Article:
Sunday, January 18, 2009

Money Matters: How I Moved From Writing as a Hobby to Writing as a Career: Part II

During the late 1990's my writing and speaking income had increased to the point where I made as much or more from those two things combined as I earned as a half-time librarian. I began to dream about quitting my librarian job, but was nervous about doing so since there was no guarantee that I would continue to sell books and get invitations to speak. However, something had to give. I was doing so many school visits in the spring, scheduled on the days I didn't work as a librarian, that I had little time or energy left to write.

One day I came across a book called Smart Choices (Subtitle: A Practical Guide to Making Better Decisions.") I devour (good) self-help books the same way some women devour gothic romances, so I eagerly bought the book. After reading it, I realized that I hadn't identified my decision problem correctly. Instead of asking myself "When should I quit working as a librarian?" I needed to ask "Should I become a full-time writer?" I identified three objectives I wanted to achieve: to further my writing career, to lead a more balanced life (with time for family and friends, hobbies, travel, and volunteering, in addition to writing), and to make an adequate income.

Thinking about my objectives, I realized that remaining in my "day job" was not going to help me further my writing career or live a more balanced life. The day job did help with my third objective, of course. But if I could make an adequate income from writing and speaking, then I wouldn't need to continue working as a librarian. Now an adequate income will obviously mean different things to different people, but for me it meant a minimum of about 30K a year. I could get by with that little because, even though my children were in their teens by now, my husband and I had faithfully put money aside for their college educations from the day each was born. It was the smartest thing we ever did. (But that's a topic for some other day.) When my income shot up in 1999 (see the cool chart my husband helped me make), I took a year's leave from my half-time library job, then a second year's leave, and then I resigned.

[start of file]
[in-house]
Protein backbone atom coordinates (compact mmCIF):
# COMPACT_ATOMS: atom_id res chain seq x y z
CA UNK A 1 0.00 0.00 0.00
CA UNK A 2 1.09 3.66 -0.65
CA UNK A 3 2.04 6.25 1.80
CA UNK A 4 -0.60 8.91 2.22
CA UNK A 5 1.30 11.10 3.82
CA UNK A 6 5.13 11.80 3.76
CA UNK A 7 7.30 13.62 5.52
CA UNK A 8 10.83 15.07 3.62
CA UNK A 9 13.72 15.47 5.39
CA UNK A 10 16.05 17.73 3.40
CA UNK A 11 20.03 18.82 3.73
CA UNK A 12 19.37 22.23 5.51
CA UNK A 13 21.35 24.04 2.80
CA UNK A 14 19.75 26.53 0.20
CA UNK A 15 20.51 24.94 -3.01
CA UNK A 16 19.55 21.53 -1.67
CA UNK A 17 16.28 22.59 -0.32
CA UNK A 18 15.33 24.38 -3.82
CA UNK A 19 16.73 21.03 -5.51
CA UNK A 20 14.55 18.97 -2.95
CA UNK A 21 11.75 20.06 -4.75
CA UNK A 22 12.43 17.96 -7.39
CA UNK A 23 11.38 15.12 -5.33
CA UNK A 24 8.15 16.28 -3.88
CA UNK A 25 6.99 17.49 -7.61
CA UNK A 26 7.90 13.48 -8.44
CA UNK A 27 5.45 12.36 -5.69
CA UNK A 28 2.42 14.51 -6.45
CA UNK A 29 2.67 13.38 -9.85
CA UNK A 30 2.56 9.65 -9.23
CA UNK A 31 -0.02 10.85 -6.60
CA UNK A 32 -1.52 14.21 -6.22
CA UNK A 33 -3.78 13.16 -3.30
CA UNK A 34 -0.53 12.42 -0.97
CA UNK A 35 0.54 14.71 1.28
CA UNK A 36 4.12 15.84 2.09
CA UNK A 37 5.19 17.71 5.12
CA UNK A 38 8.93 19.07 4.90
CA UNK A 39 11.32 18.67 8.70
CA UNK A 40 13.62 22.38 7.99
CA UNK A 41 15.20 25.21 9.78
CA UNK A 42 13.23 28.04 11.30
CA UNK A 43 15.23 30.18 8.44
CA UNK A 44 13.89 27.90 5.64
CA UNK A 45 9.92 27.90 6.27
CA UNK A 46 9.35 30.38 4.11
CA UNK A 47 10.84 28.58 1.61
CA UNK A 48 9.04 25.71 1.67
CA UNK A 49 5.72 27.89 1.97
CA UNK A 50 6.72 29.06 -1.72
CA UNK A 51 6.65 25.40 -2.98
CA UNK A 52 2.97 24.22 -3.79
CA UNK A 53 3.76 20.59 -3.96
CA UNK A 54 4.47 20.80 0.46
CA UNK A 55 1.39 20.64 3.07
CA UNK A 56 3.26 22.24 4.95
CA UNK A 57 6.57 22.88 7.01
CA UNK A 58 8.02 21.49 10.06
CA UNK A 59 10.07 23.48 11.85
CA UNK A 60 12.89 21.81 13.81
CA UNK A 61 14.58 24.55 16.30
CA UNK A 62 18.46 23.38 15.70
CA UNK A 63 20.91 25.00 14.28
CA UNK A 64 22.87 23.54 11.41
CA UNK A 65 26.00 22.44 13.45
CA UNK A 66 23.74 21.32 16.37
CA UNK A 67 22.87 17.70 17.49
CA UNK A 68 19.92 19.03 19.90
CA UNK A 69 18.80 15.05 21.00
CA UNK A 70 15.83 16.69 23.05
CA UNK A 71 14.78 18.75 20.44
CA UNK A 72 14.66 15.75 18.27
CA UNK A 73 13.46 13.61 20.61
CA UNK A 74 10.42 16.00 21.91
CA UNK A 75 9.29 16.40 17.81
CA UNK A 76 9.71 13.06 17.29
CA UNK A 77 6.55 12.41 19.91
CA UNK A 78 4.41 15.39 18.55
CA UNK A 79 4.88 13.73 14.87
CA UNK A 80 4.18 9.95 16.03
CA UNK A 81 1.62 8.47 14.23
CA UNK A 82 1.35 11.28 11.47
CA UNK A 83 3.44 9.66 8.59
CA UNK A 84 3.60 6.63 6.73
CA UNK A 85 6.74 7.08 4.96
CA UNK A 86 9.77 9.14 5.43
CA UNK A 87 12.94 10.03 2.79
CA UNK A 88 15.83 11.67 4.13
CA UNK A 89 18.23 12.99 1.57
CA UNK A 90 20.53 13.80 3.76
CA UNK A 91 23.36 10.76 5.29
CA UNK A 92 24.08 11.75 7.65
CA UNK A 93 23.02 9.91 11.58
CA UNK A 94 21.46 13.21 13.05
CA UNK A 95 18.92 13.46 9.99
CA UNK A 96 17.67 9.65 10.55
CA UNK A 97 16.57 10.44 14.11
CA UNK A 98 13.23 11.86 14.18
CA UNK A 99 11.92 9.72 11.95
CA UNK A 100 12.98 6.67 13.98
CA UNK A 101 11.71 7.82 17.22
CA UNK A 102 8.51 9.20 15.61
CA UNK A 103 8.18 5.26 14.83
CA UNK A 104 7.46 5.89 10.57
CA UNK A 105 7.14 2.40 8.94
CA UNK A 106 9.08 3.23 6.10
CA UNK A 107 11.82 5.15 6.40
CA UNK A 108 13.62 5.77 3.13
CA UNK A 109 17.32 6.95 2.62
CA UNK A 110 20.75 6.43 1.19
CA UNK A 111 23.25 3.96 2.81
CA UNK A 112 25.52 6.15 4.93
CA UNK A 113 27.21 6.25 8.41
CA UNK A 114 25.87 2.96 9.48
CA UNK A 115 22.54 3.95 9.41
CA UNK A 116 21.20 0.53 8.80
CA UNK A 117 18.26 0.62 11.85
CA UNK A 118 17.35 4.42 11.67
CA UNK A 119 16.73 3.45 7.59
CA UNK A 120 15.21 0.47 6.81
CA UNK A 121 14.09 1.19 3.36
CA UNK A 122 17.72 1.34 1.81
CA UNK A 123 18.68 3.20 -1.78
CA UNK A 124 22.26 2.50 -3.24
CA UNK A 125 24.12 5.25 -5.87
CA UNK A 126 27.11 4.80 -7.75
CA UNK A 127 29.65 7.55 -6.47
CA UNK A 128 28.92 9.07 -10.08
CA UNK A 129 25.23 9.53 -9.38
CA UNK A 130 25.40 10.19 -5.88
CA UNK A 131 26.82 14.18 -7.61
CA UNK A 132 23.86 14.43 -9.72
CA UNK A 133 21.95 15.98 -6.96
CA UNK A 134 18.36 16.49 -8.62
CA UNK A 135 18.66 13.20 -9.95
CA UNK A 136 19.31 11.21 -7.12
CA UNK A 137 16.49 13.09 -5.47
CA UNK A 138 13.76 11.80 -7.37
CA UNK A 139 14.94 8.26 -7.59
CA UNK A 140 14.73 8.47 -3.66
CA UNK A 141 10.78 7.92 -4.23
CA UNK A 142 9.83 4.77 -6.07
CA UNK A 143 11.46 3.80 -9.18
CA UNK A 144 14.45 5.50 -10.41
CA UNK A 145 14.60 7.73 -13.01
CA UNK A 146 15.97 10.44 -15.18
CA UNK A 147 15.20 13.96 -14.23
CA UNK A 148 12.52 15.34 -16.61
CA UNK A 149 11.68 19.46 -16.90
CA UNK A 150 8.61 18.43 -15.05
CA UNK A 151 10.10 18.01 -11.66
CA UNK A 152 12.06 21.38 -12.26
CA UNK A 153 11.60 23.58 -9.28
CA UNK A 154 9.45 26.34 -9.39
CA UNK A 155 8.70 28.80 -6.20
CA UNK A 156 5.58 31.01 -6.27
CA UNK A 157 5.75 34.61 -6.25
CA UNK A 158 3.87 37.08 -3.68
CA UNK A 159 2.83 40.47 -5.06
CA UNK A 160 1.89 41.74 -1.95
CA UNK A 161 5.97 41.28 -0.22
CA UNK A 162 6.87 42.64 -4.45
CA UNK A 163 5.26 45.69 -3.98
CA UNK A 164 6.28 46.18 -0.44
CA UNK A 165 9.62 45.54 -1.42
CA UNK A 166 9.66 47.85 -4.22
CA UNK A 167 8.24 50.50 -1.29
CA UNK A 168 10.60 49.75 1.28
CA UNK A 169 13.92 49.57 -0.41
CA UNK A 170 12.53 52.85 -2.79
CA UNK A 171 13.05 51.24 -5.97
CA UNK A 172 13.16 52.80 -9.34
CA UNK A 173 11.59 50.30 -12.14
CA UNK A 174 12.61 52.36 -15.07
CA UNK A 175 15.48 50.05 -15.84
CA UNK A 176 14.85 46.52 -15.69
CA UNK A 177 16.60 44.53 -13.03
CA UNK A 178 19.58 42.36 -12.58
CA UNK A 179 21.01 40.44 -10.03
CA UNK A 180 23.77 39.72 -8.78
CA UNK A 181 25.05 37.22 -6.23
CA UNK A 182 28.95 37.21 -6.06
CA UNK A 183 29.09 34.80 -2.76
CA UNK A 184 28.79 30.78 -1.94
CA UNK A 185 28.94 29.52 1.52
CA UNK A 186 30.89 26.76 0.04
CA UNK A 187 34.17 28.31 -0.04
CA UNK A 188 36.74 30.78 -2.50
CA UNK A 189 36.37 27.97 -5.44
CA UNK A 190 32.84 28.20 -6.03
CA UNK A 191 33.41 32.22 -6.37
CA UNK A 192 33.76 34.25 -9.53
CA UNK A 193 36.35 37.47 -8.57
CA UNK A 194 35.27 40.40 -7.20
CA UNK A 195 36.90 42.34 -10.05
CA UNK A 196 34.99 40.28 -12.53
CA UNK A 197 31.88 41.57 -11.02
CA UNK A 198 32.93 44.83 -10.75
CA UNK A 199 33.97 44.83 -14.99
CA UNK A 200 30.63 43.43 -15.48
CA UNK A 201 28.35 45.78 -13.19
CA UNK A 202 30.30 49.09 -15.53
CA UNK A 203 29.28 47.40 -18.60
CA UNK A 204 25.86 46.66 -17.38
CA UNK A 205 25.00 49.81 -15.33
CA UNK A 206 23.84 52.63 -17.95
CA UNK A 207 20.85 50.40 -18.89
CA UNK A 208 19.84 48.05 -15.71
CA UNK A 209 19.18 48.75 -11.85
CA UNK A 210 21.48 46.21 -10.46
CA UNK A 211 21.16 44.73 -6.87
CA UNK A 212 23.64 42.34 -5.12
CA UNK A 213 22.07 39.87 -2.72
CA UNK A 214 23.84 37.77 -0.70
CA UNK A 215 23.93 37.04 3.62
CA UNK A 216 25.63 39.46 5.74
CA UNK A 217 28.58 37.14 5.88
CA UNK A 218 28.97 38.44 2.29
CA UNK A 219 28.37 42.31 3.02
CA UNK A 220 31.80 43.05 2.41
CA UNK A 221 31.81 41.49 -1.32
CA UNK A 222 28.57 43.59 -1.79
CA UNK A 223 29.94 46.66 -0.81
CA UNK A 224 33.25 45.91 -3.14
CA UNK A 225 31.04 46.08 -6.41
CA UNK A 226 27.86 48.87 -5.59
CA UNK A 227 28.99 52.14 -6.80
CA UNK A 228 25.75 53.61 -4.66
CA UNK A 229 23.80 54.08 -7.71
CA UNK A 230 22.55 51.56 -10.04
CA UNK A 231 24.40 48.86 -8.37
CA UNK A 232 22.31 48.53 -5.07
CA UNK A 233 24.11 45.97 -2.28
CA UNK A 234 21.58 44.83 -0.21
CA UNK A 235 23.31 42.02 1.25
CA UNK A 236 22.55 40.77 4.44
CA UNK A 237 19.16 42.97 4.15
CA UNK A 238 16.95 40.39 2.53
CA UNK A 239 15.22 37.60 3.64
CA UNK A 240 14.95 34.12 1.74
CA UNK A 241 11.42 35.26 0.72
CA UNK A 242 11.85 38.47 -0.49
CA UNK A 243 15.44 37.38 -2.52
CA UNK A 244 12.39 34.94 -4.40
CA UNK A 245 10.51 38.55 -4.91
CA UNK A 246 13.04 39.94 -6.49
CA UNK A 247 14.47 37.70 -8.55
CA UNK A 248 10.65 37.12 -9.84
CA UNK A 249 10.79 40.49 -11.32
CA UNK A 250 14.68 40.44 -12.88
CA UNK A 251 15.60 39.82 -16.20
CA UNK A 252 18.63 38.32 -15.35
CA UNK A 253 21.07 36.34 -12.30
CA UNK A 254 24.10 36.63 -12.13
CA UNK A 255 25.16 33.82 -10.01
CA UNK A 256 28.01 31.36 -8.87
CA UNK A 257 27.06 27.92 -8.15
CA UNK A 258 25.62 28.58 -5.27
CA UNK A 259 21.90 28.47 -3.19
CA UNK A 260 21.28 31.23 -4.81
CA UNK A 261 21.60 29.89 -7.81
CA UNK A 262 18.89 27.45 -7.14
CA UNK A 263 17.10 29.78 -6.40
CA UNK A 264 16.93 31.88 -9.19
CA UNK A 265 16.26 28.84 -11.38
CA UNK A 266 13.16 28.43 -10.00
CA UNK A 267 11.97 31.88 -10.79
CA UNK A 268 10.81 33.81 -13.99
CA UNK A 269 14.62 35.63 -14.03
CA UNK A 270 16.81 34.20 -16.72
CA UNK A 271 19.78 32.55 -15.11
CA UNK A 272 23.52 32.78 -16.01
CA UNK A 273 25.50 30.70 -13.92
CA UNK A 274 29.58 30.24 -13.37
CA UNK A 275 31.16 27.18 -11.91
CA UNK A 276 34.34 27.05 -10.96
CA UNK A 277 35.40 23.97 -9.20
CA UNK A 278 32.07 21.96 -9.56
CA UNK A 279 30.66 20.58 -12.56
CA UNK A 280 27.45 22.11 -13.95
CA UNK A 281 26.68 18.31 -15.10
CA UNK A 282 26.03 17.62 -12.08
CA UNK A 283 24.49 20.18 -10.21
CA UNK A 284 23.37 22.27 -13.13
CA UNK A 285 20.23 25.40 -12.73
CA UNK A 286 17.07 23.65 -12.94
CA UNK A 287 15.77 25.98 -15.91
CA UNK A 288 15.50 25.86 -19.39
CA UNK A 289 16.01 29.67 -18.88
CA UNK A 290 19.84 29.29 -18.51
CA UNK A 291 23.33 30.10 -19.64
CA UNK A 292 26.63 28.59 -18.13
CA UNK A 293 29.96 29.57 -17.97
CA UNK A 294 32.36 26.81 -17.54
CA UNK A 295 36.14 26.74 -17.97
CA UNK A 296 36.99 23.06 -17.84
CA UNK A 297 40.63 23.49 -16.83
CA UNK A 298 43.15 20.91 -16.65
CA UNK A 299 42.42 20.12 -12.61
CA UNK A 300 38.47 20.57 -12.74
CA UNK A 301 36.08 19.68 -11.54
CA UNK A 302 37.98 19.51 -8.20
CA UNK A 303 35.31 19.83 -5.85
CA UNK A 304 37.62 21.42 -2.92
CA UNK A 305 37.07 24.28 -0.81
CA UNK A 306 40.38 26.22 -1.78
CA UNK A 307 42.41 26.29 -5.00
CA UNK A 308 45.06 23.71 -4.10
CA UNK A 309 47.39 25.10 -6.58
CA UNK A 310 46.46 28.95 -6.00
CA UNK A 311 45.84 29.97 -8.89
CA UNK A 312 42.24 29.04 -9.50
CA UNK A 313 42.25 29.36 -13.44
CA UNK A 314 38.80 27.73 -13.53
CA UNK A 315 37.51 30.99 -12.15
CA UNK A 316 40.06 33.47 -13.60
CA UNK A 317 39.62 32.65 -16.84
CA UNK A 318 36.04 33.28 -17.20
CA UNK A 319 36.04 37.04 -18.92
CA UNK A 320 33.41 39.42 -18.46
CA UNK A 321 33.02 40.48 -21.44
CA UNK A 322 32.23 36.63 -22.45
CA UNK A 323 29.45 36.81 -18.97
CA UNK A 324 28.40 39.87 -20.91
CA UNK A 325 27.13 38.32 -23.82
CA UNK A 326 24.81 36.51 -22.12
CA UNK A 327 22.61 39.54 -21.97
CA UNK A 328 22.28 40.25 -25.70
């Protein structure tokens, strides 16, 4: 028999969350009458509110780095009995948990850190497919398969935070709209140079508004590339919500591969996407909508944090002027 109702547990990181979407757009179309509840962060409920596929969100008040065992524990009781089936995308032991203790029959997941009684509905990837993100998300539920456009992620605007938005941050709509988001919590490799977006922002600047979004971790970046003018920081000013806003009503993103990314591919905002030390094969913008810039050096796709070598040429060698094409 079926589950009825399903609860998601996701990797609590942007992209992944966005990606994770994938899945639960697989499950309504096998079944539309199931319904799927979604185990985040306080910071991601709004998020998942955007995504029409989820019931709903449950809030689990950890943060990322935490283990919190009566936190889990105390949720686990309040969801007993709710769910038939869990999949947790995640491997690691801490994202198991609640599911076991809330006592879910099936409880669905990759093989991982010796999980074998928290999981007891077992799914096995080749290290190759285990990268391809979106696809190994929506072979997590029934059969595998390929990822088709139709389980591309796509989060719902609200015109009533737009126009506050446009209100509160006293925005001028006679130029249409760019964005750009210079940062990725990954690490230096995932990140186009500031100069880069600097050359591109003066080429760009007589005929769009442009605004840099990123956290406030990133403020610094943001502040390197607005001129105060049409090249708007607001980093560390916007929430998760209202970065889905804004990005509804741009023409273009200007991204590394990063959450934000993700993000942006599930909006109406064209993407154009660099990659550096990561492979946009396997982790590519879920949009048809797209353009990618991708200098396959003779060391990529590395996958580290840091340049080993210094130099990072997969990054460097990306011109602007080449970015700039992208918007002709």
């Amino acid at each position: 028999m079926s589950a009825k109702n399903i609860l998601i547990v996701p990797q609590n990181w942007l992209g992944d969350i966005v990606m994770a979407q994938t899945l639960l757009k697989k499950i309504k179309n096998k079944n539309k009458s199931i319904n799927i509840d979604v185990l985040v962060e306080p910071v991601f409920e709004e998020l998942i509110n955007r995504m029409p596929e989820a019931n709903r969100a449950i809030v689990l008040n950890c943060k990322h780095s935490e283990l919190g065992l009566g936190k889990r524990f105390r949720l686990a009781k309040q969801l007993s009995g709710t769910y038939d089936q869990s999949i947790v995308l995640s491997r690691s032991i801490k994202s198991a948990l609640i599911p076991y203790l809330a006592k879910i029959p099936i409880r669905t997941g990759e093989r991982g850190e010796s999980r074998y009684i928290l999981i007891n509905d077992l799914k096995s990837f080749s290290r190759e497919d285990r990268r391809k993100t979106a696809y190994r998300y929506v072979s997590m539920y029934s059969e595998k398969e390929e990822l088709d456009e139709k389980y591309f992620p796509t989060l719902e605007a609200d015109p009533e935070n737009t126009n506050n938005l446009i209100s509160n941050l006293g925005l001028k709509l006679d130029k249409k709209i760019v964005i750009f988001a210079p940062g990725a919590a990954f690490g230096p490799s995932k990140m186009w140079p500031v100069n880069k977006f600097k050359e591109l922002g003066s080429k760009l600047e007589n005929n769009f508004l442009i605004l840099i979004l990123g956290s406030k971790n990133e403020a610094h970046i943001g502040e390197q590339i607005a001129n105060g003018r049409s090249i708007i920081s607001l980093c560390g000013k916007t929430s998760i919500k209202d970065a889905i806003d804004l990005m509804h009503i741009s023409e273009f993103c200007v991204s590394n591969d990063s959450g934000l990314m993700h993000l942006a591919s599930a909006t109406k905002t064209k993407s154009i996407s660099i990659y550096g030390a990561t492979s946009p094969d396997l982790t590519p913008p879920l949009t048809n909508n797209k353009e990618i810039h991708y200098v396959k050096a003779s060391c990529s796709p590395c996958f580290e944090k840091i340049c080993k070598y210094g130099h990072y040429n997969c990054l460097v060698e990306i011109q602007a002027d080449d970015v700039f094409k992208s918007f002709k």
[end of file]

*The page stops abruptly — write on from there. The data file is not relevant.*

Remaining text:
Though my income has varied quite a bit in the eight years since I quit my day job (see the blue line), it's only once dipped below my 30K minimum. Overall, my writing income (the pink line) has gone up. My speaking income has declined in the last few years (as it has for most children's authors I've spoken to), but I hope to do more speaking in the years to come.

Here's an interesting thing: six months after I became a full-time writer I sold my first series. Since I hadn't intended to write a series, but was offered one on the basis of the "stand-alone" story I thought I had written, I decided to take that as a "sign" that the universe supported my decision to become full-time. In the last eight years I have published four series, and three more picture books.

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